An ex-payment greenshoe option is advantageous for an underwriter for two main reasons. Firstly, when the market price of the securities is higher than the purchase price of securities under the greenshoe option (in most cases this is the same price as that which the underwriter paid to purchase the initial securities under the offering), the underwriter can purchase additional securities from the issuer and/or security holders for less than the market price. Secondly, when the market price is less than the purchase price of securities under the greenshoe option, the underwriter can purchase securities in the open market at a price less than the purchase price under the option. By entering into such transactions, an underwriter can probably reduce the amount of volatility in the price of the securities after the payment date. SCTs also serve as a supply and demand adjustment mechanism controlled by the underwriter.

What has prevented the development of greenshoe options?

Ambiguity regarding the regulations applicable to greenshoe options (in particular, ex-payment types) has limited their general use in Japan.

Under the Commercial Code of Japan, an issuer's board of directors in general must approve the number of shares or stock acquisition rights (including stock acquisition rights attached to bonds) to be issued. An issuer must also give public notice specifying the number of shares or stock acquisition rights to be issued at least two weeks before the payment date for the purpose of providing shareholders with an opportunity to exercise their injunctive rights to prevent the issue of such securities.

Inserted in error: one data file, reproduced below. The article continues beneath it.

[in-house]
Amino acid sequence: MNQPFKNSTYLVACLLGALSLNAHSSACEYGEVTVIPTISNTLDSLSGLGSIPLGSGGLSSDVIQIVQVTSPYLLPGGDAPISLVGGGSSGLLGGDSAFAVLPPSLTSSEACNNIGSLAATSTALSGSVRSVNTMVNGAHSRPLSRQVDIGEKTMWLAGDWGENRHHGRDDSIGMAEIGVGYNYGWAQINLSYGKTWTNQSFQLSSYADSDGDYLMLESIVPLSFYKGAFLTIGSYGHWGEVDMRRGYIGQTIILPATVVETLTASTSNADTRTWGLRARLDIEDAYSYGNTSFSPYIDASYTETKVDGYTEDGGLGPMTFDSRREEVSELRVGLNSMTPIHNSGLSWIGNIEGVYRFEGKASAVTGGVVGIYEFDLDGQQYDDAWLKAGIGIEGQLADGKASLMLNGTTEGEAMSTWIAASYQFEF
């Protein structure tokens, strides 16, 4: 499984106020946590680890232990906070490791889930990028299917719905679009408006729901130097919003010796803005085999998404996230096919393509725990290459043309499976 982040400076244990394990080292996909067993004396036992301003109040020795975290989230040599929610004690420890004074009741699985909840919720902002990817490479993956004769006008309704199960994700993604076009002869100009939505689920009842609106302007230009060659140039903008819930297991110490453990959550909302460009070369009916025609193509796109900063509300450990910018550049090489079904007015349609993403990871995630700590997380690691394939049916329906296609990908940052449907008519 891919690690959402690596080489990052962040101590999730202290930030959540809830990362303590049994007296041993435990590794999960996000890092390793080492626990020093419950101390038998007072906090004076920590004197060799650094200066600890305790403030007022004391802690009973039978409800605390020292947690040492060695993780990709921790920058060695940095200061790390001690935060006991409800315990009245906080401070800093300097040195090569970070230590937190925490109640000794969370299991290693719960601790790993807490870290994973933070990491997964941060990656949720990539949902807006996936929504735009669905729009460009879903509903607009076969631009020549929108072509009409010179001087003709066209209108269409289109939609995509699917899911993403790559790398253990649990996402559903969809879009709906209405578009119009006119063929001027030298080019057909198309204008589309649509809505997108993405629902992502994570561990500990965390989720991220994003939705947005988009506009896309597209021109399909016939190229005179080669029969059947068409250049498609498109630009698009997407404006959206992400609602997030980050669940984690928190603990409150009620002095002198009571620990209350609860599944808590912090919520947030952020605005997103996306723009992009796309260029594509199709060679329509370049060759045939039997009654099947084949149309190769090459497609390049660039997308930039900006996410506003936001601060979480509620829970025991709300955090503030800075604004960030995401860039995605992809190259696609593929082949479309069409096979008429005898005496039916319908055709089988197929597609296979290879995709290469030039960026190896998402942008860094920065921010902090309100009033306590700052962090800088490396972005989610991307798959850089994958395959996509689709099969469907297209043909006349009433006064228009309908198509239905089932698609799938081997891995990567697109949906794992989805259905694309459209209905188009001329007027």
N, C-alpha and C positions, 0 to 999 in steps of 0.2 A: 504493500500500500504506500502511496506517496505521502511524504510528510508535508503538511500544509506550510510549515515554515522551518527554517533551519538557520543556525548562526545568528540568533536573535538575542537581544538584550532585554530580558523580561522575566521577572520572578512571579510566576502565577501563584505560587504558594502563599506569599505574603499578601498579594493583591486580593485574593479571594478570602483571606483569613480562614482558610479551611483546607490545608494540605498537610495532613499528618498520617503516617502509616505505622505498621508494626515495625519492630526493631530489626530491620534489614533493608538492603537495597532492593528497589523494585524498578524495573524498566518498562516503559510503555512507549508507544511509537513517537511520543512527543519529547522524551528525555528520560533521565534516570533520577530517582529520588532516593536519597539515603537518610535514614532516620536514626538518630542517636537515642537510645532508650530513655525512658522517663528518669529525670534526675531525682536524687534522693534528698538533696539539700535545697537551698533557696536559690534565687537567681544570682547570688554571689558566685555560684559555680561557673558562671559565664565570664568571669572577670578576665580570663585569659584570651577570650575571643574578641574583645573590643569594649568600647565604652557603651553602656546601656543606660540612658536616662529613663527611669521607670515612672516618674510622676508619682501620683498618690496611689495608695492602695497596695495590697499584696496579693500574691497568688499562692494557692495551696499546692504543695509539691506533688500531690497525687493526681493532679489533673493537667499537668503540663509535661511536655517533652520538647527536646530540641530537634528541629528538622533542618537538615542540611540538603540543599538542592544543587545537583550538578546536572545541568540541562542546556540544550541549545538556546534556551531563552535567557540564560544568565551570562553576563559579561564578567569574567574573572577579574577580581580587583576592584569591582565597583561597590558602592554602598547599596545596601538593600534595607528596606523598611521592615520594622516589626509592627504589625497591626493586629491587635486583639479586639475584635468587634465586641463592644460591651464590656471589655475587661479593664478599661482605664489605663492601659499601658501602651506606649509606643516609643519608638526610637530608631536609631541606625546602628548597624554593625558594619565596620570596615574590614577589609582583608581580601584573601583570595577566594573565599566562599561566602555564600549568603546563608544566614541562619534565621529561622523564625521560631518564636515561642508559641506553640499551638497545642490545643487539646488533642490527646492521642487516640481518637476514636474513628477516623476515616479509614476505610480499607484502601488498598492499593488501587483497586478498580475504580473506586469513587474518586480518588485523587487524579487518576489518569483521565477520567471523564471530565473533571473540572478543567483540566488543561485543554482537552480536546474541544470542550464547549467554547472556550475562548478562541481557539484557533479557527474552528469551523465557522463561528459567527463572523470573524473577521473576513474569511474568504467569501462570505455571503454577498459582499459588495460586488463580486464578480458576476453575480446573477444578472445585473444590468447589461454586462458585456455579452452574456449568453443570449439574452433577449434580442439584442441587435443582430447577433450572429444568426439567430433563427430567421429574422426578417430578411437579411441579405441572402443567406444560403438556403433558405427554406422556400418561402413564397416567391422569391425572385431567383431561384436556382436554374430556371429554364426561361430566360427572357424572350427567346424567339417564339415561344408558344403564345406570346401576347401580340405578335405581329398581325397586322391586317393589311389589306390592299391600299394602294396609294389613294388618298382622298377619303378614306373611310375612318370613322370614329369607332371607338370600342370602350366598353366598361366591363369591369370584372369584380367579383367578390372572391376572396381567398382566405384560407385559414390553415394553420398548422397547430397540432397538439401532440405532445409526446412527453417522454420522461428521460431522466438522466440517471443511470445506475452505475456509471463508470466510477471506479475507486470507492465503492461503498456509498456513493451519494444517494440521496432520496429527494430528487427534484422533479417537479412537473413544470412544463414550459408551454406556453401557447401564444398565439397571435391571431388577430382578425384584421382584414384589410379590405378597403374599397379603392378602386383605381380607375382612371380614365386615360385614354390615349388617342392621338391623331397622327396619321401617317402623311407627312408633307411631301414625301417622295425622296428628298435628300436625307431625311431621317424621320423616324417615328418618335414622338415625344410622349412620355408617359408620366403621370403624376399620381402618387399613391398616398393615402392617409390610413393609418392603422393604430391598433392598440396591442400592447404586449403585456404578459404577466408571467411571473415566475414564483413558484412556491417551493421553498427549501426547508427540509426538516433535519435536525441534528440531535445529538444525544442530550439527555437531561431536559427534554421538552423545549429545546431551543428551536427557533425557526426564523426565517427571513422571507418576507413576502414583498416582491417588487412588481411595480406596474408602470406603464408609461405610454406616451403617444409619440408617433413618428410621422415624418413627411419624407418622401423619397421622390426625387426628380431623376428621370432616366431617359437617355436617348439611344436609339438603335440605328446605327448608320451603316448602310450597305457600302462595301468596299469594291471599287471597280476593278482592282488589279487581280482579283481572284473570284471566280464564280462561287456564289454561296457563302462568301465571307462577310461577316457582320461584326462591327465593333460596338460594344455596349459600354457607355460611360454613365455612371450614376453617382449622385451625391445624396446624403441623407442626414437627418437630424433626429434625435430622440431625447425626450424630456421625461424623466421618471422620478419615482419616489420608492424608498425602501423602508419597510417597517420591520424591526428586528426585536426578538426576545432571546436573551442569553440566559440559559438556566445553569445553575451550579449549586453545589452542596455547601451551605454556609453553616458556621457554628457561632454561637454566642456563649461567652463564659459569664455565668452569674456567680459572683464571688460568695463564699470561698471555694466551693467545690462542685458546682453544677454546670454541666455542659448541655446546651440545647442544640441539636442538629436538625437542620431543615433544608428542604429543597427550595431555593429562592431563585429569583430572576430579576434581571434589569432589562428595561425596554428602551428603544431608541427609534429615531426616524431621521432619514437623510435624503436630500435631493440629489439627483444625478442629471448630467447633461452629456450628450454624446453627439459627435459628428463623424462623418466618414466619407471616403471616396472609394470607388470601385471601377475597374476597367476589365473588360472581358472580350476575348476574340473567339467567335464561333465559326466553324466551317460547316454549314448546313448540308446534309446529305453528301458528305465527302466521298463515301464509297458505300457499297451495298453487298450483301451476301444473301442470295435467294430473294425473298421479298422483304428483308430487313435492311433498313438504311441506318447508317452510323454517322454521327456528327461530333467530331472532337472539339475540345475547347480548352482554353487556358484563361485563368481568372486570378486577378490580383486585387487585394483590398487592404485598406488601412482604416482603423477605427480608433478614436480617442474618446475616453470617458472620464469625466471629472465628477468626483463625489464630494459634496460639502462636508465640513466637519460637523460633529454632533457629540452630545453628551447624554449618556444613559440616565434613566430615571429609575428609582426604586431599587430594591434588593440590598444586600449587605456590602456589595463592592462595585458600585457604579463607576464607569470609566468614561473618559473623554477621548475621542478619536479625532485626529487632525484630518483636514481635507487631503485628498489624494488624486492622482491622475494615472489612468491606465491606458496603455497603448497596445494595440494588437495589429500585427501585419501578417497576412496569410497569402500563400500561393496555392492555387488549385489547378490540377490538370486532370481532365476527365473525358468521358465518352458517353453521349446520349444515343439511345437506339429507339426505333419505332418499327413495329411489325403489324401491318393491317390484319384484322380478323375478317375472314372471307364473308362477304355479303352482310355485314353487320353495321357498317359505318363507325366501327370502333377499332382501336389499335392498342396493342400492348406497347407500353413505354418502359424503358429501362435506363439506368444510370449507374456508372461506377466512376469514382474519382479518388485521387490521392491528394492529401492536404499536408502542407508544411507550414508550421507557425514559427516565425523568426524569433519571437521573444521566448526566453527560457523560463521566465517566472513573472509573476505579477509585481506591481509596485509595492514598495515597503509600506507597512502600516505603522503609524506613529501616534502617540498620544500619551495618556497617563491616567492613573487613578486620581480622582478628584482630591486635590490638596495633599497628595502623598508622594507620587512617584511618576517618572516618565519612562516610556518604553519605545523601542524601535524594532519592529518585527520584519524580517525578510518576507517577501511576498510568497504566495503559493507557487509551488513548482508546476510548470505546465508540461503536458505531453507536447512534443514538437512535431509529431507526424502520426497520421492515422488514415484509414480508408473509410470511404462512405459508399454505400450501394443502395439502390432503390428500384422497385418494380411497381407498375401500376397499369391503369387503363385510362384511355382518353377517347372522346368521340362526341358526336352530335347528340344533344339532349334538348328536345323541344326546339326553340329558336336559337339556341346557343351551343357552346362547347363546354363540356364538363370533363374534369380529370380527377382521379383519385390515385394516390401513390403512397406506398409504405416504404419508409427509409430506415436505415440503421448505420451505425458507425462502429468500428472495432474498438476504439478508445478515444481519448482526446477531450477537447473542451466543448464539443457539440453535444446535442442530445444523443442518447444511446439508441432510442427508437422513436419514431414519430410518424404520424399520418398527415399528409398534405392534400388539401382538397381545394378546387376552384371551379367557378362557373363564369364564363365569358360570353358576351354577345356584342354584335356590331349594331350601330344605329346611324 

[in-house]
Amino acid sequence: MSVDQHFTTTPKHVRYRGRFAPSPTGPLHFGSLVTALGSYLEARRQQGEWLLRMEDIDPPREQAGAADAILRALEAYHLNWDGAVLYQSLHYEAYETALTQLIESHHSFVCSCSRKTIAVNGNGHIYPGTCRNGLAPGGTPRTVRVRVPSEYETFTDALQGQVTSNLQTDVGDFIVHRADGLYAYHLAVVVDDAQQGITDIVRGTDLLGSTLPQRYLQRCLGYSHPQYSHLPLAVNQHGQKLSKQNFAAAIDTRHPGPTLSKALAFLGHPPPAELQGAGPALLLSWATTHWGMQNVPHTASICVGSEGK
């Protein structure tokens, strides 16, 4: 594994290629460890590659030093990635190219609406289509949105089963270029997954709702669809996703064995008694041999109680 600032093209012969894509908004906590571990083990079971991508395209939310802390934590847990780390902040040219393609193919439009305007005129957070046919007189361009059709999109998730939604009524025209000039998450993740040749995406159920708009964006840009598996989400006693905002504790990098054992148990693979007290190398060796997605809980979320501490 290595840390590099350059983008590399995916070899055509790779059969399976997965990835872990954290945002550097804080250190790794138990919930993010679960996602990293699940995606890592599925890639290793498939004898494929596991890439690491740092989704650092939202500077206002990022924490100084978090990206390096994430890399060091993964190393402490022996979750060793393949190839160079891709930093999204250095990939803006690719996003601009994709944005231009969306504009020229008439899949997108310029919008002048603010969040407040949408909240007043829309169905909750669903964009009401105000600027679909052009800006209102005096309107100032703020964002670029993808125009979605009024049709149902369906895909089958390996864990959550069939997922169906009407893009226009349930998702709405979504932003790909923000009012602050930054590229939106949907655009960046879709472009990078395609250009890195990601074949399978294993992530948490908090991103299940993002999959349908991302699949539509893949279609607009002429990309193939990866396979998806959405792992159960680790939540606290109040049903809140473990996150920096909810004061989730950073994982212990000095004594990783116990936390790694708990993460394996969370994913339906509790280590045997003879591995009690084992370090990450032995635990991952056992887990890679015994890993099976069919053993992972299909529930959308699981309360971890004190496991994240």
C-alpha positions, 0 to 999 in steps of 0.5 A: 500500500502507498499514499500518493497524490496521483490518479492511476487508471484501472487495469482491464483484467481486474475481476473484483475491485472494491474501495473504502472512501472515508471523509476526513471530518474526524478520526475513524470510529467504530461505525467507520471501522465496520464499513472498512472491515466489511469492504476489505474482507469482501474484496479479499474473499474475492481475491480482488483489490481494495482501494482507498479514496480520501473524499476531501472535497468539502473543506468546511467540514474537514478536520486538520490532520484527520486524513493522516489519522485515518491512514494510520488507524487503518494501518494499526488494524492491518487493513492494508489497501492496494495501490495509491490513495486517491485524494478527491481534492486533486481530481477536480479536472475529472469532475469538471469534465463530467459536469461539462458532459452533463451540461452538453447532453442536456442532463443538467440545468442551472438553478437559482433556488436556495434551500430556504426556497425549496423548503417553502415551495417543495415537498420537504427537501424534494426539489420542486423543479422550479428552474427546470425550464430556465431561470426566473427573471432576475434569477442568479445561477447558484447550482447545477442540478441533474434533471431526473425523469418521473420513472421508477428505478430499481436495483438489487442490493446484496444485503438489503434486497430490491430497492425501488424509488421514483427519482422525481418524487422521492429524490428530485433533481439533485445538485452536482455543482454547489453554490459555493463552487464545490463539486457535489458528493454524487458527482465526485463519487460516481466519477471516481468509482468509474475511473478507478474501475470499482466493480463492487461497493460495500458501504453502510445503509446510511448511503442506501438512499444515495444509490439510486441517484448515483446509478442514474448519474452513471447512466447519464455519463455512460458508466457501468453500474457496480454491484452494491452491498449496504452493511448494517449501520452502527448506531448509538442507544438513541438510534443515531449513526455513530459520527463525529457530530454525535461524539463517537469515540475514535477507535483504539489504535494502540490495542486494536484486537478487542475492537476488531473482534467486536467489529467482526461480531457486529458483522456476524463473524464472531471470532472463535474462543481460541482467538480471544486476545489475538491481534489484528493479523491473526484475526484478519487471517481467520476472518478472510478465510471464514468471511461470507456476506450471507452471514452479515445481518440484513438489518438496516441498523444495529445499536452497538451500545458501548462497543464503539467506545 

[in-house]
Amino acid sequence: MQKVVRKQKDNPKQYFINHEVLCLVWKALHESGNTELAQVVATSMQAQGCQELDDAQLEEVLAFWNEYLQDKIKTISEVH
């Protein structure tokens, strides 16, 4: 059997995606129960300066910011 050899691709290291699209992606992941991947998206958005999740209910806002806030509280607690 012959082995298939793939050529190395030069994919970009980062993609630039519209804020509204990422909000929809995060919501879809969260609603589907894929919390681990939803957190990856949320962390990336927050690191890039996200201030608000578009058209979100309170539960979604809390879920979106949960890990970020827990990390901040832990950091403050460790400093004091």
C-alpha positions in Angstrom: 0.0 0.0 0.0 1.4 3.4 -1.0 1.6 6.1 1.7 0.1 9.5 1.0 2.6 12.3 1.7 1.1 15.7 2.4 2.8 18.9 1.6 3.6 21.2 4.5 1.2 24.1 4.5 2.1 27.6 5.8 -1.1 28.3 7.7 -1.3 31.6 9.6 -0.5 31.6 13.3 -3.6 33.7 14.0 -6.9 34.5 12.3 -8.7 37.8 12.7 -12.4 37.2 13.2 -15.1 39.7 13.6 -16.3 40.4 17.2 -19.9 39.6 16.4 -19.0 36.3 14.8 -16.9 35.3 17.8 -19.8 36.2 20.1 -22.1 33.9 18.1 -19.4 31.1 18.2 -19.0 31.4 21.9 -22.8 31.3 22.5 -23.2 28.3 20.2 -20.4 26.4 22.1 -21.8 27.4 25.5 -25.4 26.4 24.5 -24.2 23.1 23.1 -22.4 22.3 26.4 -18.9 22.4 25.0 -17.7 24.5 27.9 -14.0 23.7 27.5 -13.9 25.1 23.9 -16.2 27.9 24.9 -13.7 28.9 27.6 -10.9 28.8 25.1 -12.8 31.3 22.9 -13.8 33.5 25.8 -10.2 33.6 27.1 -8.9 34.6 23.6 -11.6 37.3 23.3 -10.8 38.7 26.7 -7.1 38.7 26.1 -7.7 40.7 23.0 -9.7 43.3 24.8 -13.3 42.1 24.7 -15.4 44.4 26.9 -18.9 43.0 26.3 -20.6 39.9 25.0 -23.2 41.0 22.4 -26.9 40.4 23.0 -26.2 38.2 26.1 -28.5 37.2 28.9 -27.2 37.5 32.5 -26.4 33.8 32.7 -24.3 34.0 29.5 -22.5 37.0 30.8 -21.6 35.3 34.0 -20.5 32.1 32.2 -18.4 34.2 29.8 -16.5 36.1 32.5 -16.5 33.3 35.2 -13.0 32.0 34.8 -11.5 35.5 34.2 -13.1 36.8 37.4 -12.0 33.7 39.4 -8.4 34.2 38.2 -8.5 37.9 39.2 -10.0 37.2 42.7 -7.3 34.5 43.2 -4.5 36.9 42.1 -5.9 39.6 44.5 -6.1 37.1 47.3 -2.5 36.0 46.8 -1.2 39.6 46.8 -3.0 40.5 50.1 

However, at the time of the board approval, the definitive number of securities to be issued in an over-allotment cannot be precisely determined. To avoid this potential issue, it is common for issuers to approve the maximum number of securities to be offered (including those to be issued additionally upon exercise in full of the greenshoe option). This issue is only relevant to an offering of new shares with a pre-payment greenshoe option. In the case of an offering of already-issued shares no board approval or public notice is required.

Under the Securities and Exchange Law of Japan, an issuer of a Japanese public offering must file a securities registration statement with the relevant finance bureau, disclosing the particulars of the offering and certain information about the issuer. In principle, an issuer is prohibited from selling any securities under an offering until 16 days after the filing of the registration statement. A filing can be only effective if the statement contains all required information, including the fixed number of securities to be sold in an offering. The number of securities to be purchased by an underwriter under any greenshoe option cannot be determined until some time after the pricing of the securities. Because of this, it practically prevents the registration statement from coming into effect. To avoid this, an issuer of a public offering with pre-payment greenshoe options commonly files the statement on the basis that the underwriter will purchase the maximum number of securities eligible on the exercise in full of the option. If the number of securities offered and purchased under the over-allotment is less than such maximum number, the right to subscribe for the remaining securities is considered forfeited.

Because of this framework, pre-payment greenshoe options were previously known in the Japanese capital market as "under-allotment" options. For ex-payment options, however, only recently has it been clarified how to describe the option and the relevant over-allotment in the securities registration statement. Underwriters have also been hesitant to engage in SCTs because of the risk that such transactions may constitute a market manipulation and/or proscribed stabilizing transaction, each of which are violations under the Securities and Exchange Law. Securities companies, in their capacity as underwriters, have refrained from engaging in any SCTs because no safe harbour rules or guidelines have been issued in relation to these types of transactions.